Imagine experiencing a burning, tingling sensation, and numbness in your legs every day that gets worse over time – and your doctors can’t find a reason for it.
This is the situation for millions of people with idiopathic sensory polyneuropathy. The term “idiopathic” means that no cause can be identified; “Sensory” refers to the type of nerve, in this case those that carry nerve signals such as pain or temperature; “Poly” means “many” and “neuropathy” means nerve disease. So this is a condition of unknown cause that damages multiple nerves. The nerves most affected are usually those that sensitize the legs and feet.
Other terms are sometimes used, including cryptogenic neuropathy or chronic polyneuropathy of undetermined cause. In some people, neuropathy is due to diabetes, alcohol abuse, medication, or other medical conditions. In almost half of all cases, however, sensory polyneuropathy is idiopathic.
No cause, no cure
Whichever name is used, the condition is frustrating, annoying, and sometimes debilitating. And without a recognizable and reversible cause, there is no cure. Although a number of drugs are commonly prescribed, it is not clear which one is the most effective or the safest. Therefore, doctors generally recommend a trial and error phase. Drugs are prescribed one at a time until it is determined that it is effective and does not cause any intolerable side effects.
Unfortunately, it can take many months or even longer to find an effective treatment. Doctors have little guidance in knowing which to start with. This is why research comparing treatment options is so important – and yet little comparative research has been published on treatments for idiopathic sensory polyneuropathy.
The researchers compare four treatments for neuropathy
Researchers publish in JAMA Neurology describe the results of a unique study in which 402 people with idiopathic sensory polyneuropathy were randomly assigned to one of four drugs: duloxetine, mexiletine, nortriptyline or pregabalin. After 12 weeks, each person rated their neuropathy symptoms on a scale of 1 to 10, noted side effects, and reported whether they stopped taking the drug because of side effects, expense, or other reasons.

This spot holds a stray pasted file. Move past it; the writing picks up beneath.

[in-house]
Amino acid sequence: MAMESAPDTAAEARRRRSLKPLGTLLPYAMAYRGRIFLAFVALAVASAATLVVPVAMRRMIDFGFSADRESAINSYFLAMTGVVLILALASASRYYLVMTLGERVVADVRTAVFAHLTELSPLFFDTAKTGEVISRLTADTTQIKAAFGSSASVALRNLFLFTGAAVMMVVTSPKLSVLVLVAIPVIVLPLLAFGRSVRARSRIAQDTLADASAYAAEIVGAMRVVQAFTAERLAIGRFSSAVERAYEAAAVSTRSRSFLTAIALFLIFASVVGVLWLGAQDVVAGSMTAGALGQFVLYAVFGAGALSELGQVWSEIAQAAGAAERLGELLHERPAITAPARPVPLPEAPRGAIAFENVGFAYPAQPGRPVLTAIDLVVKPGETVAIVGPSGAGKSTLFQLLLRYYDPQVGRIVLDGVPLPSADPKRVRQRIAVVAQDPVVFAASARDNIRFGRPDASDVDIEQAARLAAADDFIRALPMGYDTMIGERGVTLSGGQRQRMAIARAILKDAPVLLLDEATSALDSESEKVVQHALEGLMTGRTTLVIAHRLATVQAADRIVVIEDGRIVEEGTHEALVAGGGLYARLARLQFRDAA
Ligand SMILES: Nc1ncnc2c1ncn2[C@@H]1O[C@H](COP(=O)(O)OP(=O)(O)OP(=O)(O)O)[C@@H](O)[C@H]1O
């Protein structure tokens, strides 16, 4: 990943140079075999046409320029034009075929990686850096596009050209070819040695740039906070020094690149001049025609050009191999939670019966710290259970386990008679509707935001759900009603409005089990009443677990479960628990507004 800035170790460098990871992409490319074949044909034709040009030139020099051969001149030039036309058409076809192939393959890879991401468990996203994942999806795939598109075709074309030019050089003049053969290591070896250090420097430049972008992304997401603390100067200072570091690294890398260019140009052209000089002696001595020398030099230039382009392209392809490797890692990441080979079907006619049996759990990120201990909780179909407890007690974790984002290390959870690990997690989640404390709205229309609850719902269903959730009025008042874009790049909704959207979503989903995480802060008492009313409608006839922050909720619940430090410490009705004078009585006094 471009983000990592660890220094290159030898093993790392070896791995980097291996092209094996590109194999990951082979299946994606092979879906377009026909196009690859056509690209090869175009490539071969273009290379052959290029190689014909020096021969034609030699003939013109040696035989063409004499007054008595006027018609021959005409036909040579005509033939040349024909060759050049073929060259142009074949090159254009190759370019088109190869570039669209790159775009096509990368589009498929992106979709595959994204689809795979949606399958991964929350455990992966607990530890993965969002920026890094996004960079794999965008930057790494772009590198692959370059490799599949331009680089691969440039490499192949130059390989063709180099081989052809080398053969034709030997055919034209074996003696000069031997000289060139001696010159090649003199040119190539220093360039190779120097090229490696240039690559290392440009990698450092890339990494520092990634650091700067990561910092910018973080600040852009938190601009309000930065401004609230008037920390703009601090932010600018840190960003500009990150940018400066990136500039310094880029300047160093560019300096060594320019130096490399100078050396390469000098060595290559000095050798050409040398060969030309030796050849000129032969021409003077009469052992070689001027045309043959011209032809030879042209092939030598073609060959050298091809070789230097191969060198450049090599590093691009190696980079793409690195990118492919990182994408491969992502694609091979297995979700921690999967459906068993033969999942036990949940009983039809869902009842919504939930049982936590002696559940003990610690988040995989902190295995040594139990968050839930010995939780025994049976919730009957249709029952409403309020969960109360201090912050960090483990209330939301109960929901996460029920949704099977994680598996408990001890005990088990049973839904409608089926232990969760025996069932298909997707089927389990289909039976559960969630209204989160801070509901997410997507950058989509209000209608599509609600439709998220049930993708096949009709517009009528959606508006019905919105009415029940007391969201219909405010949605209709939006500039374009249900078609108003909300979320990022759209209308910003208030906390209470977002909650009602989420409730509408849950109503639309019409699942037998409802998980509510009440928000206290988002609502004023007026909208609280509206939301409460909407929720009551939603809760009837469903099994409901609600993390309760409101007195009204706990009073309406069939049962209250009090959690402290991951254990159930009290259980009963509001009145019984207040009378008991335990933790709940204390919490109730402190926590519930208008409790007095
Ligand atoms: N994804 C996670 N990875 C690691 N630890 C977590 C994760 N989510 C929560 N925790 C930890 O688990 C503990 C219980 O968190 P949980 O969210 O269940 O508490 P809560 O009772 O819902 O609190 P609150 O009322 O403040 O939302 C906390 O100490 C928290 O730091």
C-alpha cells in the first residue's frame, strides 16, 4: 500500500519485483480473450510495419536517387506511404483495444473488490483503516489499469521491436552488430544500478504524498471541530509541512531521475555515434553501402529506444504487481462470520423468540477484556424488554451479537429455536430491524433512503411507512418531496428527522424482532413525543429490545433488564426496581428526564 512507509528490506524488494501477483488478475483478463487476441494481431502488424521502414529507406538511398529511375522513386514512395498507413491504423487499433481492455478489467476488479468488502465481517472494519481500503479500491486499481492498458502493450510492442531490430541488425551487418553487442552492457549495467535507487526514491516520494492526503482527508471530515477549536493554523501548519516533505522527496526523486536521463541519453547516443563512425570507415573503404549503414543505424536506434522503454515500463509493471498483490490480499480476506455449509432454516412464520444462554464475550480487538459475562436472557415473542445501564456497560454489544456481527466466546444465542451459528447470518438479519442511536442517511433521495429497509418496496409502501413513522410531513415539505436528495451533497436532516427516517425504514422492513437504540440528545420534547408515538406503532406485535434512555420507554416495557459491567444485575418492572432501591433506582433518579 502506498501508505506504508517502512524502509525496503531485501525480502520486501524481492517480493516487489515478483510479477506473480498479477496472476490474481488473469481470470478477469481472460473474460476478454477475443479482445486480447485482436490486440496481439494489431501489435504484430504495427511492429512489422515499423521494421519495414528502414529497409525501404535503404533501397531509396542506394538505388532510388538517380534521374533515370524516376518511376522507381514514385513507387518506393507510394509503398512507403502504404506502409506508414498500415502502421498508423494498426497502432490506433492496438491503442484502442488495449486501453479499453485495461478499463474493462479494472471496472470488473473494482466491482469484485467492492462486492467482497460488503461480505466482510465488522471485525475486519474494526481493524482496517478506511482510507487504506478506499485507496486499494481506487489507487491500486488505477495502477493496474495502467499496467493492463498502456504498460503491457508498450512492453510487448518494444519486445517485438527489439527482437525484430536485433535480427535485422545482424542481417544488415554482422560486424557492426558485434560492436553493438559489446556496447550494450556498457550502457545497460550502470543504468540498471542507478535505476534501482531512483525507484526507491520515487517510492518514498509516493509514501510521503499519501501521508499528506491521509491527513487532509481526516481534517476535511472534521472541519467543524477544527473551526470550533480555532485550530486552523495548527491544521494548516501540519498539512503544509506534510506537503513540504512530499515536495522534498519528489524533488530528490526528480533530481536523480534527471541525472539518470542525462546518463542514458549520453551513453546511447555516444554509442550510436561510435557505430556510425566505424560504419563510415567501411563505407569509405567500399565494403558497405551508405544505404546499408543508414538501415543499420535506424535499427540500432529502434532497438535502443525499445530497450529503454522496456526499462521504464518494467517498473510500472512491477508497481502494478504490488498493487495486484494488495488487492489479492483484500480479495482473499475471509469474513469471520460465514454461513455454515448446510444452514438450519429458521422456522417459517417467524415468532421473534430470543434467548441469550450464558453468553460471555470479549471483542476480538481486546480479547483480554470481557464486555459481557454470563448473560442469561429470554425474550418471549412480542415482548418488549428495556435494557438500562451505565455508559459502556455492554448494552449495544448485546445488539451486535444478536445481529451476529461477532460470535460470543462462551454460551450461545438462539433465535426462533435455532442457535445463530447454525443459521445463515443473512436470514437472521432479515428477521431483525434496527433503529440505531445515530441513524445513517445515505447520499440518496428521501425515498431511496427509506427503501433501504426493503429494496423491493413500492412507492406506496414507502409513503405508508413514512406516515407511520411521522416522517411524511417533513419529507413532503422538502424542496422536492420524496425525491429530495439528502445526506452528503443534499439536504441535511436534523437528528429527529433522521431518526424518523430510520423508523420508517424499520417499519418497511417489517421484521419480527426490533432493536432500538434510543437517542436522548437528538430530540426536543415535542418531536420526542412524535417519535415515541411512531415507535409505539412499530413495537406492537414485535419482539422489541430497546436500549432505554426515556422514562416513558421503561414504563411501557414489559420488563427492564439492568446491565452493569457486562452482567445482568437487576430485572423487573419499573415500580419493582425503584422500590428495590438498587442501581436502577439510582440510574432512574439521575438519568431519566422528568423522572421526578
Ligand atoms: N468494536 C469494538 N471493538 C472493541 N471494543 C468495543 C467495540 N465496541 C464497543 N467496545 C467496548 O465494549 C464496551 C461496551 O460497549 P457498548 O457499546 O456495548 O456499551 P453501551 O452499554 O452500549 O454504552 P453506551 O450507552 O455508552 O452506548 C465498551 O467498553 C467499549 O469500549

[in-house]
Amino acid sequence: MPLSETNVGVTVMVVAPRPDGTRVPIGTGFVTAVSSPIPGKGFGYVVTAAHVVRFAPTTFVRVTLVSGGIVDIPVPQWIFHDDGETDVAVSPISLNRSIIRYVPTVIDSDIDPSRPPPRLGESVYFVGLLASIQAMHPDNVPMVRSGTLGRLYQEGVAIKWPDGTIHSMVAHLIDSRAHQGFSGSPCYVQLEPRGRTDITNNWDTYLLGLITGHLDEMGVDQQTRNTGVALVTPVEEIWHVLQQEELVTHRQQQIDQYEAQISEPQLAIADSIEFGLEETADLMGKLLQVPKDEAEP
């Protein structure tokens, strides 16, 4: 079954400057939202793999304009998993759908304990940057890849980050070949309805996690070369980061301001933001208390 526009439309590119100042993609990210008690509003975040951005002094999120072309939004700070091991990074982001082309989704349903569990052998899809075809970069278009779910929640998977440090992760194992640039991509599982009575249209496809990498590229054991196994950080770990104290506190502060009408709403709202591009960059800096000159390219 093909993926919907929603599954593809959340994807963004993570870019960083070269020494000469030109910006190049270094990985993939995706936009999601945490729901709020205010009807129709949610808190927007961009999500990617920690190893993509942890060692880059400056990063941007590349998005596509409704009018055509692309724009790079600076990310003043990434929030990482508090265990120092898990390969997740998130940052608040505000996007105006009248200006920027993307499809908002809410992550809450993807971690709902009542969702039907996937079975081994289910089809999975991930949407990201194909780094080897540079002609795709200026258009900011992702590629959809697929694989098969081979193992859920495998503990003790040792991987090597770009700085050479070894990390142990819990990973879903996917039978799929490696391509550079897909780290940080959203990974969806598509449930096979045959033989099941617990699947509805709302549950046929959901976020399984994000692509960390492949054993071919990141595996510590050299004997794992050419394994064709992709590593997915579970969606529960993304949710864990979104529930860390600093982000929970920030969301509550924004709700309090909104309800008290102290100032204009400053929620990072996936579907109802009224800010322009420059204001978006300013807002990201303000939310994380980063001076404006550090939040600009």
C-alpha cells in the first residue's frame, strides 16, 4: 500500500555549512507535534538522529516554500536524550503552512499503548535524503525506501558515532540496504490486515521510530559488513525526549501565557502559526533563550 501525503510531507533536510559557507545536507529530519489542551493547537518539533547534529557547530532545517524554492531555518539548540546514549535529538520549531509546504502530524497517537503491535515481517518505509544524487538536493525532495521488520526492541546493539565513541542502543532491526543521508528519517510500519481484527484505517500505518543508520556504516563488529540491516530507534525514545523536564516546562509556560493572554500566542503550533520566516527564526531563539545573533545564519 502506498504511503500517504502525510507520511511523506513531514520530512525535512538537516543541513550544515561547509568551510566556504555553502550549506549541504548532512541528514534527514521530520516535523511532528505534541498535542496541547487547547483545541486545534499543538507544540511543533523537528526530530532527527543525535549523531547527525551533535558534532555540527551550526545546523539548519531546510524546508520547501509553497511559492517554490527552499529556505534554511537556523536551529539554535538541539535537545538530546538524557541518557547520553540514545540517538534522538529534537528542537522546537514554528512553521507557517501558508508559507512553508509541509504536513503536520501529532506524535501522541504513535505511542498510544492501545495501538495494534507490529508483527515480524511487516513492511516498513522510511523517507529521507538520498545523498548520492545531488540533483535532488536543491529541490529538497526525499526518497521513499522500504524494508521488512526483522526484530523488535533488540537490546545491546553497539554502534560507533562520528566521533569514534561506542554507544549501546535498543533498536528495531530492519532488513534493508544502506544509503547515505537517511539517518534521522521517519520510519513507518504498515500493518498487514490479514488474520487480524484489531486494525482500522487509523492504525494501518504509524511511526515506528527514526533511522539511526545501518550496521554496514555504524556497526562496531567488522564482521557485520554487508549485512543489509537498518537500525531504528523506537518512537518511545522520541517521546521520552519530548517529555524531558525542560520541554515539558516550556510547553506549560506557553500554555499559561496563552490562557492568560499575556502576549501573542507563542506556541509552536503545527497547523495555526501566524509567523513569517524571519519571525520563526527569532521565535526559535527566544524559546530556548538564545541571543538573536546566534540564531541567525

While the attempt is important and much needed, the results have been disappointing.
- No drug was a clear winner or highly effective. For this study, a key measure was whether a drug reduced symptoms by 50%. The most effective treatment was nortriptyline. Of the subjects who took this drug, 25% said their symptoms improved by at least 50%. The least effective treatment was pregabalin: only 15% of the subjects reported a large improvement.
- Side effects were common with all treatments. Nortriptyline had the highest rate of side effects at 56%. Mexiletine had the fewest with 39%. Fortunately, none of the side effects were considered serious.
- People often stop taking the assigned medication. Duloxetine had the fewest withdrawals (37%). The highest dropout rate was for mexiletine (58%). Reasons for stopping were side effects and costs.
The study wasn’t perfect
This attempt had a number of important limitations:
- The process only took 12 weeks. For a condition that is usually lifelong, longer term results would be more helpful.
- The four drugs compared in this study were chosen because they work in different ways. However, it did not include other commonly prescribed drugs. For example, this study says nothing about how well gabapentin, amitriptyline, or carbamazepine would have worked.
- The subjects could be treated with a drug that they had been taking before the experiment, even if it hadn’t worked for them.
- The dropout rate included factors unrelated to how safe or effective the drug was. Drug costs were particularly important in this regard.
- Most of the subjects (85%) were white. The results could have been different if a more diverse study population had been enrolled.
The final result
Direct comparisons of treatments for idiopathic sensory polyneuropathy – what many refer to simply as neuropathy – are urgently needed, so this study is important. However, the biggest takeaway message from this research is that many topical treatments are not very good.
Overall, nortriptyline and duloxetine appeared to outperform the other drugs in this study, so they would be good choices at first instead of pregabalin and mexiletine. However, when the best treatments only work well for a quarter or less of patients, and almost half treatment is stopped in the first 12 weeks, it is clear that better, safer, and cheaper treatments are needed.
We may already have better treatments that weren’t part of this study. We need additional comparative research to know for sure.
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